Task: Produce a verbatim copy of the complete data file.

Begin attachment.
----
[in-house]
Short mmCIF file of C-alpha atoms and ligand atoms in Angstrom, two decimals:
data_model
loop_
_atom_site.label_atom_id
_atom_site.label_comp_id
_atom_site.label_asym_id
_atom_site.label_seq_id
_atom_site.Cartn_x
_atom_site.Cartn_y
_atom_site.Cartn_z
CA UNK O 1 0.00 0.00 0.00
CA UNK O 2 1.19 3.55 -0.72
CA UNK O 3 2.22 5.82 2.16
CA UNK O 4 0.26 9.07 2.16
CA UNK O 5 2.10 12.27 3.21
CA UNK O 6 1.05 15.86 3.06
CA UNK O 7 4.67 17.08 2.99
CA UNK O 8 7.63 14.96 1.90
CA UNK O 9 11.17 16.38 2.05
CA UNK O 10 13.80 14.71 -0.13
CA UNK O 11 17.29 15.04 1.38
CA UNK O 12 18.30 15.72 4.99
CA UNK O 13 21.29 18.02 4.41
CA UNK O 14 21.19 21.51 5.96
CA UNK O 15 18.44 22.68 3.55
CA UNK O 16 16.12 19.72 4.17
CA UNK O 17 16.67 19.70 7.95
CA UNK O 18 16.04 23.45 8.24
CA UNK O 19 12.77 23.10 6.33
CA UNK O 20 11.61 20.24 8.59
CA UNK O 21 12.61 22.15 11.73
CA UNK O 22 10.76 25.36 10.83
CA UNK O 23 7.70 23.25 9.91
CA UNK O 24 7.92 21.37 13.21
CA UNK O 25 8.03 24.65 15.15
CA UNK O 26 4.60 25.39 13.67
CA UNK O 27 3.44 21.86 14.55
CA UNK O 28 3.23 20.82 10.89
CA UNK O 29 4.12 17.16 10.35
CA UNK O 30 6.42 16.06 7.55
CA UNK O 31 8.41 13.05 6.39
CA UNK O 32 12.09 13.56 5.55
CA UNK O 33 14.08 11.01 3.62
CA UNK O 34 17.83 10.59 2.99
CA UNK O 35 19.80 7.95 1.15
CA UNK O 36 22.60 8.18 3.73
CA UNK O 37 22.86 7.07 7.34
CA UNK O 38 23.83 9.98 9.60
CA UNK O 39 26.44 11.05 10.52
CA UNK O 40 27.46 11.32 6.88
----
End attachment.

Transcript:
[in-house]
Short mmCIF file of C-alpha atoms and ligand atoms in Angstrom, two decimals:
data_model
loop_
_atom_site.label_atom_id
_atom_site.label_comp_id
_atom_site.label_asym_id
_atom_site.label_seq_id
_atom_site.Cartn_x
_atom_site.Cartn_y
_atom_site.Cartn_z
CA UNK O 1 0.00 0.00 0.00
CA UNK O 2 1.19 3.55 -0.72
CA UNK O 3 2.22 5.82 2.16
CA UNK O 4 0.26 9.07 2.16
CA UNK O 5 2.10 12.27 3.21
CA UNK O 6 1.05 15.86 3.06
CA UNK O 7 4.67 17.08 2.99
CA UNK O 8 7.63 14.96 1.90
CA UNK O 9 11.17 16.38 2.05
CA UNK O 10 13.80 14.71 -0.13
CA UNK O 11 17.29 15.04 1.38
CA UNK O 12 18.30 15.72 4.99
CA UNK O 13 21.29 18.02 4.41
CA UNK O 14 21.19 21.51 5.96
CA UNK O 15 18.44 22.68 3.55
CA UNK O 16 16.12 19.72 4.17
CA UNK O 17 16.67 19.70 7.95
CA UNK O 18 16.04 23.45 8.24
CA UNK O 19 12.77 23.10 6.33
CA UNK O 20 11.61 20.24 8.59
CA UNK O 21 12.61 22.15 11.73
CA UNK O 22 10.76 25.36 10.83
CA UNK O 23 7.70 23.25 9.91
CA UNK O 24 7.92 21.37 13.21
CA UNK O 25 8.03 24.65 15.15
CA UNK O 26 4.60 25.39 13.67
CA UNK O 27 3.44 21.86 14.55
CA UNK O 28 3.23 20.82 10.89
CA UNK O 29 4.12 17.16 10.35
CA UNK O 30 6.42 16.06 7.55
CA UNK O 31 8.41 13.05 6.39
CA UNK O 32 12.09 13.56 5.55
CA UNK O 33 14.08 11.01 3.62
CA UNK O 34 17.83 10.59 2.99
CA UNK O 35 19.80 7.95 1.15
CA UNK O 36 22.60 8.18 3.73
CA UNK O 37 22.86 7.07 7.34
CA UNK O 38 23.83 9.98 9.60
CA UNK O 39 26.44 11.05 10.52
CA UNK O 40 27.46 11.32 6.88